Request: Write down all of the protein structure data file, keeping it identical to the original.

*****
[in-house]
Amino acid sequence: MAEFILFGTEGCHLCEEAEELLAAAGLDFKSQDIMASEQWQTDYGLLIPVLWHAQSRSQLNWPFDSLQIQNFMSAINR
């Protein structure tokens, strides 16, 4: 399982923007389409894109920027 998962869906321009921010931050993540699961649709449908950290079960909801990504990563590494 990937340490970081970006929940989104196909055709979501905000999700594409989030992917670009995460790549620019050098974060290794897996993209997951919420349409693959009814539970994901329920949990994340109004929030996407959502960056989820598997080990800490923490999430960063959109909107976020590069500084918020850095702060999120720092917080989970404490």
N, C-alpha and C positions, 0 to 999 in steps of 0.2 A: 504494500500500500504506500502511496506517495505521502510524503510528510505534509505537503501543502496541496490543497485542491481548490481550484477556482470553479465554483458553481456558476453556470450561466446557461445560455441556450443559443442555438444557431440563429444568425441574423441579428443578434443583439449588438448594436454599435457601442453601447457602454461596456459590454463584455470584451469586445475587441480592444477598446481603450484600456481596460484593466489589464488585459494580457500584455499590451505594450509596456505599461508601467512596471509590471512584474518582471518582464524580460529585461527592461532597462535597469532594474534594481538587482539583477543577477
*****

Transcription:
[in-house]
Amino acid sequence: MAEFILFGTEGCHLCEEAEELLAAAGLDFKSQDIMASEQWQTDYGLLIPVLWHAQSRSQLNWPFDSLQIQNFMSAINR
């Protein structure tokens, strides 16, 4: 399982923007389409894109920027 998962869906321009921010931050993540699961649709449908950290079960909801990504990563590494 990937340490970081970006929940989104196909055709979501905000999700594409989030992917670009995460790549620019050098974060290794897996993209997951919420349409693959009814539970994901329920949990994340109004929030996407959502960056989820598997080990800490923490999430960063959109909107976020590069500084918020850095702060999120720092917080989970404490």
N, C-alpha and C positions, 0 to 999 in steps of 0.2 A: 504494500500500500504506500502511496506517495505521502510524503510528510505534509505537503501543502496541496490543497485542491481548490481550484477556482470553479465554483458553481456558476453556470450561466446557461445560455441556450443559443442555438444557431440563429444568425441574423441579428443578434443583439449588438448594436454599435457601442453601447457602454461596456459590454463584455470584451469586445475587441480592444477598446481603450484600456481596460484593466489589464488585459494580457500584455499590451505594450509596456505599461508601467512596471509590471512584474518582471518582464524580460529585461527592461532597462535597469532594474534594481538587482539583477543577477